Friday, October 04, 2013

Keeping Up with the Steeles

I think Edith Head deserves a credit in the Indiana Jones movies. The woman best known for her work with Alfred Hitchcock also designed Charlton Heston's costume here in the 1954 Jerry Hopper film Secret of the Incas. In addition to being an obvious influence on Raiders of the Lost Ark it's a very fun adventure film in its own right.

There are several adventure films in which one can see ancestors of Indiana Jones--the 1950 version of King Solomon's Mines, The Treasure of Sierra Madre. But Secret of the Incas not only has the look and the genre, it comes close to having the same plot, tone, and even chemistry between the male and female leads who are more contentious than was normal for films at the time.

Harry Steele (Heston) gets by running a tour guide racket in the Peruvian city Cusco. On the side, he hunts Incan artefacts and does various roguish jobs for a man called Ed Morgan (Thomas Mitchell).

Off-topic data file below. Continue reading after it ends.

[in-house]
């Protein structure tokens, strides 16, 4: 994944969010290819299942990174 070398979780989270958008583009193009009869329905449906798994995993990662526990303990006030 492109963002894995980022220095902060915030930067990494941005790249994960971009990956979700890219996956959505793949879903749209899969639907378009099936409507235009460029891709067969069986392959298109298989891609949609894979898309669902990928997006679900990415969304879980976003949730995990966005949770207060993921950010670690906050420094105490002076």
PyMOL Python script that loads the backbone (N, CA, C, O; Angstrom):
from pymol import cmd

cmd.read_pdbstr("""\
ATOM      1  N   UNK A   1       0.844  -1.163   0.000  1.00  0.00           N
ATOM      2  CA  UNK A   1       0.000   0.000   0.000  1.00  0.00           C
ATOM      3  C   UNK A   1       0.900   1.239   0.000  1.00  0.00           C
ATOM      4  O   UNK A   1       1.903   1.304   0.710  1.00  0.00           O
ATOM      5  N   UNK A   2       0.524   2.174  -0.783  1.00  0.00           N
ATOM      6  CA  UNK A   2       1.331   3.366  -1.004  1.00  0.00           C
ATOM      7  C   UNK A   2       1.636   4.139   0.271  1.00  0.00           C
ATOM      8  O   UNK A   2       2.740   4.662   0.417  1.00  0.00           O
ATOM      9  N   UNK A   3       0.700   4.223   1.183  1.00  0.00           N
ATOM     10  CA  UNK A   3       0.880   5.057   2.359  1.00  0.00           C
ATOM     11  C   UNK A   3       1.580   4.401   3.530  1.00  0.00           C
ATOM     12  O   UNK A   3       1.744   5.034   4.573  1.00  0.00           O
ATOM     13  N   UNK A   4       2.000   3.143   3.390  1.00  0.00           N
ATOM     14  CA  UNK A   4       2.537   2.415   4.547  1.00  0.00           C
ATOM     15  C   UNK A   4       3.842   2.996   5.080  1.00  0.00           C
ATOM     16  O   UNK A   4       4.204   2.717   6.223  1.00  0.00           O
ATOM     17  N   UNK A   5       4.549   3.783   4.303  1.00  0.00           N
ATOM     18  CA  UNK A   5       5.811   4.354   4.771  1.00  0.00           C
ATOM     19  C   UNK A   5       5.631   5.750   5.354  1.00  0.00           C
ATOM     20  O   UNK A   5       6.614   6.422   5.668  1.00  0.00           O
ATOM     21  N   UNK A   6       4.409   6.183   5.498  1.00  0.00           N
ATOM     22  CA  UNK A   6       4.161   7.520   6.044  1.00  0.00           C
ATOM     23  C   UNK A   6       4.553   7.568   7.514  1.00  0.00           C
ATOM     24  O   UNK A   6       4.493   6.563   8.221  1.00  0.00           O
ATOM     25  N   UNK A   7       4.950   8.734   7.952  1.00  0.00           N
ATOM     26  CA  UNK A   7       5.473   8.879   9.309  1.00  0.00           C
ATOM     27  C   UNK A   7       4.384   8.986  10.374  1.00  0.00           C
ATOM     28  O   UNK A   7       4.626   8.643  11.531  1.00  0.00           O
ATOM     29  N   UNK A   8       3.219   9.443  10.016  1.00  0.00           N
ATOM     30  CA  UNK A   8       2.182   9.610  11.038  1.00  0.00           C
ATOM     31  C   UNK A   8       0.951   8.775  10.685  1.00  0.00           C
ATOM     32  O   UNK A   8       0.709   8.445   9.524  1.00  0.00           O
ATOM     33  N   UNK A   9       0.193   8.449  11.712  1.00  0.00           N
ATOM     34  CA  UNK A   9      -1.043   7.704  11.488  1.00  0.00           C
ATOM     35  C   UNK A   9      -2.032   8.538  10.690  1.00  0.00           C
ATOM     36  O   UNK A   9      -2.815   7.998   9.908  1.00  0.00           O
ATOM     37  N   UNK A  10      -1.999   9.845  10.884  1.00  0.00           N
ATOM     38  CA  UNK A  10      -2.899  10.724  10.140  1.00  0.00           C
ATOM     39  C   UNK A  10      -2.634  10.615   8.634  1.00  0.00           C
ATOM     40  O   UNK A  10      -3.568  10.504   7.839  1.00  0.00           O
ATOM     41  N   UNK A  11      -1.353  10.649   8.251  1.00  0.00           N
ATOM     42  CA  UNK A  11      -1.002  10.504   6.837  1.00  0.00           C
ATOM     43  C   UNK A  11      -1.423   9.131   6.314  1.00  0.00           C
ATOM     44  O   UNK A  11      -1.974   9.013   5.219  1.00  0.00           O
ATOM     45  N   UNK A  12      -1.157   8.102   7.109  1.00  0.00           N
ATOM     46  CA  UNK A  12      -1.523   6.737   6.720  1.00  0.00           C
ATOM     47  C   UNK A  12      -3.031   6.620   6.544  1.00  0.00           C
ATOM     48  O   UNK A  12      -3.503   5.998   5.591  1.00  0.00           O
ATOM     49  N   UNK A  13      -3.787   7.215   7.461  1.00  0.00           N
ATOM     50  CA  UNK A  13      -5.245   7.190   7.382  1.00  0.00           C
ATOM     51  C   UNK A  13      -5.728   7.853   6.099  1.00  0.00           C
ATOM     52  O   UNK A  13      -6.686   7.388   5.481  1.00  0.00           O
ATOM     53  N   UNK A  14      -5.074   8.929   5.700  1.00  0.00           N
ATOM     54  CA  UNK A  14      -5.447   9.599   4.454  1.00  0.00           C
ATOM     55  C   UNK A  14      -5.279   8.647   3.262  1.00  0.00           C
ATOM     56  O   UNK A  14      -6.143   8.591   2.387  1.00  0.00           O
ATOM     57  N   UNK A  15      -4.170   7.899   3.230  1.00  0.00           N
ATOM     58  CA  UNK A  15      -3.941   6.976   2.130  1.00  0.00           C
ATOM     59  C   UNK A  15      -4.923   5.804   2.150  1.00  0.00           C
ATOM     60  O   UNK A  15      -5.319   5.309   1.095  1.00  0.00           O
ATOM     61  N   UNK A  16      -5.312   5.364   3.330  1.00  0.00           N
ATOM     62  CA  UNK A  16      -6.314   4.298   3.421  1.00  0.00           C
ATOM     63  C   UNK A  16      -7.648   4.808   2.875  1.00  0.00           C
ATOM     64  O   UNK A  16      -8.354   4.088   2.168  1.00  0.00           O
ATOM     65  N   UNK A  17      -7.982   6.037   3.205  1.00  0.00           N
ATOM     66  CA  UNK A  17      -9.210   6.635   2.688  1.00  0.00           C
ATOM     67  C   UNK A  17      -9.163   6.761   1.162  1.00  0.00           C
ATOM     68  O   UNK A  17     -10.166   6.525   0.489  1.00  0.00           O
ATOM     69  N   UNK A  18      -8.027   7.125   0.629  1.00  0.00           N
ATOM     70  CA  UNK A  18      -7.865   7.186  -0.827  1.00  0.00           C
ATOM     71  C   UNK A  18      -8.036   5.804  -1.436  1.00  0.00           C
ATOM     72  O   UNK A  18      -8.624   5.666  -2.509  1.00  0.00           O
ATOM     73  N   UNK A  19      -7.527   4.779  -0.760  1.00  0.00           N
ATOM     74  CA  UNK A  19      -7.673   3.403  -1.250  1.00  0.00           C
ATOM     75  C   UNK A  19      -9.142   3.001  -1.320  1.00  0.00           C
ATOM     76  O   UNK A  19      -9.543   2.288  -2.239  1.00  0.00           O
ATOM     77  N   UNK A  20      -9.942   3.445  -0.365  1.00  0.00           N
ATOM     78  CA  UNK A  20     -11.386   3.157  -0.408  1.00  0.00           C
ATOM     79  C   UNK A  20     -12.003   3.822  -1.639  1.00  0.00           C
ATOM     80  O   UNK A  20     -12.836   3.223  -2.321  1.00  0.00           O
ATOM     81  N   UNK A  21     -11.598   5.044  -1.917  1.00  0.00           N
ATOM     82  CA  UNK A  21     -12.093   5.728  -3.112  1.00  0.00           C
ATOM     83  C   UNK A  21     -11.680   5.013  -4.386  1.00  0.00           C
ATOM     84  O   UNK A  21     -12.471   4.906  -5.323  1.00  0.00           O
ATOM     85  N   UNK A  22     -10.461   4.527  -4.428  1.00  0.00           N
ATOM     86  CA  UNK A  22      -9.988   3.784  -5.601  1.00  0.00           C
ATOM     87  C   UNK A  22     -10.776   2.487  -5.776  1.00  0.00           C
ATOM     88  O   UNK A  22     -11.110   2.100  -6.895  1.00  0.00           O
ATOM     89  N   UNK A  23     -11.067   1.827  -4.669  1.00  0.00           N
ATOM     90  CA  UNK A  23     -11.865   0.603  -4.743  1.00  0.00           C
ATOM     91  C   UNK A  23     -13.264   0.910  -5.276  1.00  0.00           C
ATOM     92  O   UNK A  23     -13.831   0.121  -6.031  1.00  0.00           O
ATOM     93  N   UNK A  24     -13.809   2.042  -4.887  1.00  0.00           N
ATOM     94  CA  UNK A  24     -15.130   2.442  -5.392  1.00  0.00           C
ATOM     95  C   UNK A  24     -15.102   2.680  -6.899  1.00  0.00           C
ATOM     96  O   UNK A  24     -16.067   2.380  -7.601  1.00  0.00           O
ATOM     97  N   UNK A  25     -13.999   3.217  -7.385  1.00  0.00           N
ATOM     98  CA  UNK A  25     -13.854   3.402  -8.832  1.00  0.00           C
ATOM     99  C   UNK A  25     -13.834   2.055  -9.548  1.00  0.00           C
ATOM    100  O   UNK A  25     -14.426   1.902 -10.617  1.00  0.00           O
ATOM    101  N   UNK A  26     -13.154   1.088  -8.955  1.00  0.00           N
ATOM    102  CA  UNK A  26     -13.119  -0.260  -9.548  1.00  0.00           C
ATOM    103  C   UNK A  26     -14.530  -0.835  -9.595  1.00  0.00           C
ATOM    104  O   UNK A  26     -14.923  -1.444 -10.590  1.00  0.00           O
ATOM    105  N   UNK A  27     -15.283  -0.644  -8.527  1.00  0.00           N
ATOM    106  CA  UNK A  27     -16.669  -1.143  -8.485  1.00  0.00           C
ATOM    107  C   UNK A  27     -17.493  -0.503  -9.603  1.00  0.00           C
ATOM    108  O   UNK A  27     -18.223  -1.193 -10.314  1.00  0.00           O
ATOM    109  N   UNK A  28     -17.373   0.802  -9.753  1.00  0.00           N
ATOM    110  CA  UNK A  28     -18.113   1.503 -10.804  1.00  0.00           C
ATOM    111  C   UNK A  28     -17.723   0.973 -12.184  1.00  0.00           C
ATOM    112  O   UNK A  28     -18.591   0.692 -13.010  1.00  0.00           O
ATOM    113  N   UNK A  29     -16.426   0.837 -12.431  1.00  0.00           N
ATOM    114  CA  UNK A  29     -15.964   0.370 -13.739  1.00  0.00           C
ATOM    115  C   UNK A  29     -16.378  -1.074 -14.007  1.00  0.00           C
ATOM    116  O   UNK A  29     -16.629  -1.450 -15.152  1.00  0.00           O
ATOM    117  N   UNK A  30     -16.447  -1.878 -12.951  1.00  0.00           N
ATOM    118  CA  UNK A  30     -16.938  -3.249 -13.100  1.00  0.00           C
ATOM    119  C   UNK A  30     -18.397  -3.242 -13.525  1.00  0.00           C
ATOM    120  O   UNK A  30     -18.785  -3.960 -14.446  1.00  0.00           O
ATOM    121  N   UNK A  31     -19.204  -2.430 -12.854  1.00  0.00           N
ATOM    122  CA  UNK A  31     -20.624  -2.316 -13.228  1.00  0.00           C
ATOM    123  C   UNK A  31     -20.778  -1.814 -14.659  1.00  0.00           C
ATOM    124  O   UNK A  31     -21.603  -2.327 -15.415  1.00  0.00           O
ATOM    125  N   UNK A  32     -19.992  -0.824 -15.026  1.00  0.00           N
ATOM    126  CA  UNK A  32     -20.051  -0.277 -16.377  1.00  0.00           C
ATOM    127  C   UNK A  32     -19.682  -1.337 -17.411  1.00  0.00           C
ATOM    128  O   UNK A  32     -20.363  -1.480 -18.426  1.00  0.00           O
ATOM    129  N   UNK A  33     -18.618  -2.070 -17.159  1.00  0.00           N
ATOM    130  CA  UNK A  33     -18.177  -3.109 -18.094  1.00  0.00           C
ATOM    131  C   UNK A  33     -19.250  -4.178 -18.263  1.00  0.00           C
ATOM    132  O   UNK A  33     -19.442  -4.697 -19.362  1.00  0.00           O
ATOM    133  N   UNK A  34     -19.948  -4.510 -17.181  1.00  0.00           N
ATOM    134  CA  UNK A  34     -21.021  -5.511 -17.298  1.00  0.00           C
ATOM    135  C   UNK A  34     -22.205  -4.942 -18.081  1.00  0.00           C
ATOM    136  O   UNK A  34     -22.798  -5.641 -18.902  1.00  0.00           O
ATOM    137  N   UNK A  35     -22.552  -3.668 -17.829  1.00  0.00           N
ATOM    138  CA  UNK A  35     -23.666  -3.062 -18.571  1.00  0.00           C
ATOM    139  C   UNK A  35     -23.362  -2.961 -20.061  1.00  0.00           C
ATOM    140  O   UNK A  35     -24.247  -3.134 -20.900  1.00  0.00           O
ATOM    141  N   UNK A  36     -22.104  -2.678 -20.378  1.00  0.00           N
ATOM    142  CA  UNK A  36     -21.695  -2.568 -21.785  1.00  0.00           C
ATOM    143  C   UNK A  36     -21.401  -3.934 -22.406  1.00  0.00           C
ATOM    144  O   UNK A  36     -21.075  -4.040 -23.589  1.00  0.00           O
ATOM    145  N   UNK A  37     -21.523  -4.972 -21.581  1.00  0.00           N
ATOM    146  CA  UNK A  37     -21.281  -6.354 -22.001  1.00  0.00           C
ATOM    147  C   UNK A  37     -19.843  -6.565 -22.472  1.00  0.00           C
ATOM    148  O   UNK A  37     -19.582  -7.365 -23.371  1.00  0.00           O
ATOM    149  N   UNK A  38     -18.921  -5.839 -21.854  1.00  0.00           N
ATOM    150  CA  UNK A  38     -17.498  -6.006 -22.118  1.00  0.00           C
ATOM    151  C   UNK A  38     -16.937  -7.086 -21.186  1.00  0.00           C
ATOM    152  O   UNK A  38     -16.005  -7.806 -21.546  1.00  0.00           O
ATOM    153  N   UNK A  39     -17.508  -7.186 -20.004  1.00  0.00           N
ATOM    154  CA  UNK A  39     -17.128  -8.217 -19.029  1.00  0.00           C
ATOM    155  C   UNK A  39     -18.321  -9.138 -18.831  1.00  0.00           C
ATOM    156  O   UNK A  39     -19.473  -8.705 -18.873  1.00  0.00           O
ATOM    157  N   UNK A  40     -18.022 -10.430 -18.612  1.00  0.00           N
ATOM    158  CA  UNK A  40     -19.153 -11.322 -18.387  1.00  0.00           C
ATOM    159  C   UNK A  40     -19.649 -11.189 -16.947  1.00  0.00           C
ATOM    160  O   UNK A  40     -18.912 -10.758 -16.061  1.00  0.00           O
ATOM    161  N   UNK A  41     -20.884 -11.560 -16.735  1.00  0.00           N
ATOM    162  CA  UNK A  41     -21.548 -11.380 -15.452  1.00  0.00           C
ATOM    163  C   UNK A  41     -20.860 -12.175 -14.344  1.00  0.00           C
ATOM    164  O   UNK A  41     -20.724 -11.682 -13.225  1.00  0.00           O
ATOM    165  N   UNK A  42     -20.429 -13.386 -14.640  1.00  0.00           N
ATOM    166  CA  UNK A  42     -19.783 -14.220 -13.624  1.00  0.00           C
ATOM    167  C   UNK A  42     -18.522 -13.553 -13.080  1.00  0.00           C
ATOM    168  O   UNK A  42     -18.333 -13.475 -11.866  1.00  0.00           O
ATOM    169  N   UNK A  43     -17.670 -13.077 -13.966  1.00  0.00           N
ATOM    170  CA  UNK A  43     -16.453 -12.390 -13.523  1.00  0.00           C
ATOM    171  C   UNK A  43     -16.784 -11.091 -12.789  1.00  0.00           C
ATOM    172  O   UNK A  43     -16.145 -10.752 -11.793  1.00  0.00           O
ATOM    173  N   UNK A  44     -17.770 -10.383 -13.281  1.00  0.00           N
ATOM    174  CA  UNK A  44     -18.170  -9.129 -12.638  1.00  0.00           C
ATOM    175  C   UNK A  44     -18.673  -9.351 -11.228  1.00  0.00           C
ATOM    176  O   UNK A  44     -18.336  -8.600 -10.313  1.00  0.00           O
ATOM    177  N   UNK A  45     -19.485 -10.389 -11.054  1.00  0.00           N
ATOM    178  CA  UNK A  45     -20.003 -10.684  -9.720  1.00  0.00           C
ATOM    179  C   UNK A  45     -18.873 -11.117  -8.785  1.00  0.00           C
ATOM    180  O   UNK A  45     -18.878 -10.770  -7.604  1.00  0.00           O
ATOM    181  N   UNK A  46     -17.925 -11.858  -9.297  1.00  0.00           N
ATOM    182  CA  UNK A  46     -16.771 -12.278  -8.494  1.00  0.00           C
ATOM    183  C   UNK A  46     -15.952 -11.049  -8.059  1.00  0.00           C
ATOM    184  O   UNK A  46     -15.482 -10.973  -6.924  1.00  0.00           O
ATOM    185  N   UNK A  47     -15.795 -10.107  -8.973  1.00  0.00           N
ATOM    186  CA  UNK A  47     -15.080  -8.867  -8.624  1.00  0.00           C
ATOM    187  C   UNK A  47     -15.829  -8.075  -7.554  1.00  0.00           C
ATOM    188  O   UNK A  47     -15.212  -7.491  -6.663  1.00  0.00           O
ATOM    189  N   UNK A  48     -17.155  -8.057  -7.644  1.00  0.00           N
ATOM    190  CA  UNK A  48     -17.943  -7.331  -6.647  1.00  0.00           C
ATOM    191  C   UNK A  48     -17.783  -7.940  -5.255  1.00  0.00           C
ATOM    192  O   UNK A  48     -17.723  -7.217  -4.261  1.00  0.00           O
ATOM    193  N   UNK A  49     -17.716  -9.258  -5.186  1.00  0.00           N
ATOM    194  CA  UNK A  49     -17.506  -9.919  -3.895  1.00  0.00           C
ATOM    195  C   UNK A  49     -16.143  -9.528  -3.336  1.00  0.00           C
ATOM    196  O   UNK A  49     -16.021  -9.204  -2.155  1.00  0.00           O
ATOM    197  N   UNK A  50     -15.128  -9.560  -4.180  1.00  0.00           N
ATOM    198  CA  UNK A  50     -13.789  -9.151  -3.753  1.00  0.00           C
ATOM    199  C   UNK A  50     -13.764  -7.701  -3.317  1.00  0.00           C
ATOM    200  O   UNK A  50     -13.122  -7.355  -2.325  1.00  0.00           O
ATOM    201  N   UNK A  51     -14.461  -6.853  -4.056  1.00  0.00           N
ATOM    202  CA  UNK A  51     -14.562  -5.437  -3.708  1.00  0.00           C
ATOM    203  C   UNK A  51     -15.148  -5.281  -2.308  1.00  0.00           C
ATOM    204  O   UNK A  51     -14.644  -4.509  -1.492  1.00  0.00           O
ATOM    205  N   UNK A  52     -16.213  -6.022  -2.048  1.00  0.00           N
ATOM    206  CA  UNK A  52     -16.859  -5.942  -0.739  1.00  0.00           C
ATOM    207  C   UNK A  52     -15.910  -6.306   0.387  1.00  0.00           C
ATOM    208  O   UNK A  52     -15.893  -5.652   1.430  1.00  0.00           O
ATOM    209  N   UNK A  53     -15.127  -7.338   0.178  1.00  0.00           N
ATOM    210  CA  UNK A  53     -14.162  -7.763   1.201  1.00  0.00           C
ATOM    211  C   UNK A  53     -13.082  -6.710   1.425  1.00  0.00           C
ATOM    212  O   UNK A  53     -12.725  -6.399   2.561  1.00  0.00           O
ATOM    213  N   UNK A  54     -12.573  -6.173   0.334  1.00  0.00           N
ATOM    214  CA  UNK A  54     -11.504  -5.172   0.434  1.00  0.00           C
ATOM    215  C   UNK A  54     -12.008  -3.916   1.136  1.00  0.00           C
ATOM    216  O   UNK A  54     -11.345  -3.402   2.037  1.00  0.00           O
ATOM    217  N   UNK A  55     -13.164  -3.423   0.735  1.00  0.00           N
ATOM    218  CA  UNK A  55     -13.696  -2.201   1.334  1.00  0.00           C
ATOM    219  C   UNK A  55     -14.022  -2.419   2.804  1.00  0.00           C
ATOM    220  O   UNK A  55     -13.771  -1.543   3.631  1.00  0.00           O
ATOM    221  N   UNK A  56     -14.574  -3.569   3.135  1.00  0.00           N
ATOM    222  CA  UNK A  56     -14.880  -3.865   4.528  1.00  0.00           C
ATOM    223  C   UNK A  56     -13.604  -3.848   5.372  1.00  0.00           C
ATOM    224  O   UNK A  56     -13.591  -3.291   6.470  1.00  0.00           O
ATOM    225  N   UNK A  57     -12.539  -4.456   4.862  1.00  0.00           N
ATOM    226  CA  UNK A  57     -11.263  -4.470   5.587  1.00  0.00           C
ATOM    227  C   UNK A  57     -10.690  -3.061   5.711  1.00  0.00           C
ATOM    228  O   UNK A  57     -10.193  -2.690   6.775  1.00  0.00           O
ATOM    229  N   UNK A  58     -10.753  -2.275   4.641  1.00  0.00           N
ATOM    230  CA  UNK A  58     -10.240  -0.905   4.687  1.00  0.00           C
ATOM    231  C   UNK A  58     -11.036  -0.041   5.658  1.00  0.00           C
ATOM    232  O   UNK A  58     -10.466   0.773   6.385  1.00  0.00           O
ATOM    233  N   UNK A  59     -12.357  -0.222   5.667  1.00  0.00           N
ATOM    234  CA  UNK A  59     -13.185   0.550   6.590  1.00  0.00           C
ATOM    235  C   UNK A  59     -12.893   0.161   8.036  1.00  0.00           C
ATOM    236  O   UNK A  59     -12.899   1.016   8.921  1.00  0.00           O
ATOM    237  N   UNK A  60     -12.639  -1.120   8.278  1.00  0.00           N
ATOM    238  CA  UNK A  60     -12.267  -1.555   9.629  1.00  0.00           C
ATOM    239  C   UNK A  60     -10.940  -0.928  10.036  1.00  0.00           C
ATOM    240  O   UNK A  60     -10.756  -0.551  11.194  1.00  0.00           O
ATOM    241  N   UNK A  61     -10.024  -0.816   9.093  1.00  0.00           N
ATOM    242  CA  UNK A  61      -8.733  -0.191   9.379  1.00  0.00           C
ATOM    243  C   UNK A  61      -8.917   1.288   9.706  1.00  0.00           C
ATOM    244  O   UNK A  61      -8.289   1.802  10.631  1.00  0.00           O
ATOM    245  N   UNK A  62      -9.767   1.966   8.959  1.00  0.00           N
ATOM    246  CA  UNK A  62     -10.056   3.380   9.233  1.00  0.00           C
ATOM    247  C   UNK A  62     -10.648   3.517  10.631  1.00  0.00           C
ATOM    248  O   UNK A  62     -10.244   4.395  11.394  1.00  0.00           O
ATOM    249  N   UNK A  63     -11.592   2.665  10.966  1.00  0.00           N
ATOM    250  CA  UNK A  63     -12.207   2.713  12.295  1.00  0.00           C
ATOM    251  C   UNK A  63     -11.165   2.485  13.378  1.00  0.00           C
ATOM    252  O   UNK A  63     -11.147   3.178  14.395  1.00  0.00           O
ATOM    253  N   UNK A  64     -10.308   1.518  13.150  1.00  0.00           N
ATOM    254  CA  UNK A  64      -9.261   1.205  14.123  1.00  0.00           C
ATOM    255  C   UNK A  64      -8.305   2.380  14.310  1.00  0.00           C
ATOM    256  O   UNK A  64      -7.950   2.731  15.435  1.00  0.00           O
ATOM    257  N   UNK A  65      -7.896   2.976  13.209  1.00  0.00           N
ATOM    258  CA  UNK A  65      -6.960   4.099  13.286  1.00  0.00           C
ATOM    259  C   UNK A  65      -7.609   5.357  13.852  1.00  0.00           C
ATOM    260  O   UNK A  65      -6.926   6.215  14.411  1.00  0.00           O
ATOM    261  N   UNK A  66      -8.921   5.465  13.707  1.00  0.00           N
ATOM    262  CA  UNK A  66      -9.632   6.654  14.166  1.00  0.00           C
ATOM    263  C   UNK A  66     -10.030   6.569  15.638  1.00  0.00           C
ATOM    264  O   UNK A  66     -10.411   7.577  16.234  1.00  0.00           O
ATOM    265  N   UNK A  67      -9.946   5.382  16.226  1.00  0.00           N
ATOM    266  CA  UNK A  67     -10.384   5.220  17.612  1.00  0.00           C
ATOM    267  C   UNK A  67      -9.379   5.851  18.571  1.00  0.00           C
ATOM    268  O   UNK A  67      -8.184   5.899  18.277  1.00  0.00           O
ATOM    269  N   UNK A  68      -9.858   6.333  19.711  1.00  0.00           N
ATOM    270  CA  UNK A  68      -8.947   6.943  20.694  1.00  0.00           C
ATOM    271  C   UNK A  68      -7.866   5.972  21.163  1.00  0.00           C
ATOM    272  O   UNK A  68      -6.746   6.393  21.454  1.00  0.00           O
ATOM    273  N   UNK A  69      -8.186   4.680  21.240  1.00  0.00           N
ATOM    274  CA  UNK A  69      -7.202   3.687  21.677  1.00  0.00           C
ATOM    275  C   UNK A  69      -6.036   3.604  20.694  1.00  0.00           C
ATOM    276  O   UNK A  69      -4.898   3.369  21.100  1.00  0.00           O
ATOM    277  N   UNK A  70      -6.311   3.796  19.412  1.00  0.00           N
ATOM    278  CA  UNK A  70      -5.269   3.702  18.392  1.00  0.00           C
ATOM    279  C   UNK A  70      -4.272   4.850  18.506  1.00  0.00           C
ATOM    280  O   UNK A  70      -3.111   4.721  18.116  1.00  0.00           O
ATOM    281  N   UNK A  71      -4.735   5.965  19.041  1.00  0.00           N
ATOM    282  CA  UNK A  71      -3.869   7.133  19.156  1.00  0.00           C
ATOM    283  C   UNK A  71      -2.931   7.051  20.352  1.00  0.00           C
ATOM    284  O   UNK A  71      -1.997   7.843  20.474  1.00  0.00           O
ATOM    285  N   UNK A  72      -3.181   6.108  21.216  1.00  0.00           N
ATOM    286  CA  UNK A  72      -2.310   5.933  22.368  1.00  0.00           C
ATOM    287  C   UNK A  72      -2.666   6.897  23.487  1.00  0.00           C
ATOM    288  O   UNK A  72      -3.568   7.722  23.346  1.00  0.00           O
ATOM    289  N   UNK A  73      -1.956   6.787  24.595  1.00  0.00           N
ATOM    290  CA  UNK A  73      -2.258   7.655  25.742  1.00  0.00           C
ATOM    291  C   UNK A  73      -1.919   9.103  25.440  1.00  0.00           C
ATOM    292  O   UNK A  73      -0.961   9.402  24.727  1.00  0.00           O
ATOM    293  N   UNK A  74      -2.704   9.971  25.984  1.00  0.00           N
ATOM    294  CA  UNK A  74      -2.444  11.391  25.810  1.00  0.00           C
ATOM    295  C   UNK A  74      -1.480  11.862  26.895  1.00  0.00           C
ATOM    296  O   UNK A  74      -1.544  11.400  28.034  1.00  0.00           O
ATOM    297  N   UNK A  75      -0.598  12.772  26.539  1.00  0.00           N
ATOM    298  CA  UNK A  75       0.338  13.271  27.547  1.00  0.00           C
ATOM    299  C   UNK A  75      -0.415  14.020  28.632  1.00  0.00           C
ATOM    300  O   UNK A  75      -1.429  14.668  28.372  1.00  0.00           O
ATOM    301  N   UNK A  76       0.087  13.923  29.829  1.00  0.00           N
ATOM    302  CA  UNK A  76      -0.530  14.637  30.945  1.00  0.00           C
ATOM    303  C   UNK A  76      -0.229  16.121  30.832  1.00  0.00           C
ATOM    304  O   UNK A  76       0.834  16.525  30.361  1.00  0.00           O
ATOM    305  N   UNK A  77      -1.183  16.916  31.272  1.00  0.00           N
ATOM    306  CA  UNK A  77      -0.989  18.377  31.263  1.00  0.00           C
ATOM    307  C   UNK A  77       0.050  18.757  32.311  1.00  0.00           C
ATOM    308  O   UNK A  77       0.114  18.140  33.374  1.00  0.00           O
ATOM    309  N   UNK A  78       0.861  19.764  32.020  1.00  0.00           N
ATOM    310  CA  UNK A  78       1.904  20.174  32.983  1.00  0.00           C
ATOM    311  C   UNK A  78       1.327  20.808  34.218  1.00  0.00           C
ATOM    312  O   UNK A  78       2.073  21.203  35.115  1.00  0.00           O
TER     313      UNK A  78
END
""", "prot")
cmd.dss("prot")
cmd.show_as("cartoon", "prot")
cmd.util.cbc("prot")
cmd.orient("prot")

I love the look of this bar where Steele meets with Morgan.

The movie takes place during a confluence of events that sees beautiful Romanian refugee Elena Antonescu (Nicole Maurey) enter Steele's life and a private plane enter his possession. In exchange for giving her a lift to the U.S. later, she helps him steal the plane so he can take it to an ancient temple where he hopes to plunder a legendary artefact before some legitimate archaeologists can.

There are a few musical numbers by the supposed natives that slow the movie down a bit, partly because one of them was used in The Big Lebowski and it is very difficult not to picture a topless woman on a trampoline followed by the introduction of Jackie Treehorn when hearing it.

But this sets up the conflict between Steele wanting to take the artefact for his own profit or acquiring it so he can give it to the people who worship it as an idol, a fundamental conflict present in the first two Indiana Jones movies.

Maurey is a bit of a cold fish as Elena, but Heston seems to have a lot of fun with his character, outwitting a hitman Morgan puts on him at the beginning of the film or casually handling priceless artefacts at the museum. His slowly awakening conscience at the temple is portrayed credibly and satisfyingly enough to make up for the somewhat limp portrayal of the natives.

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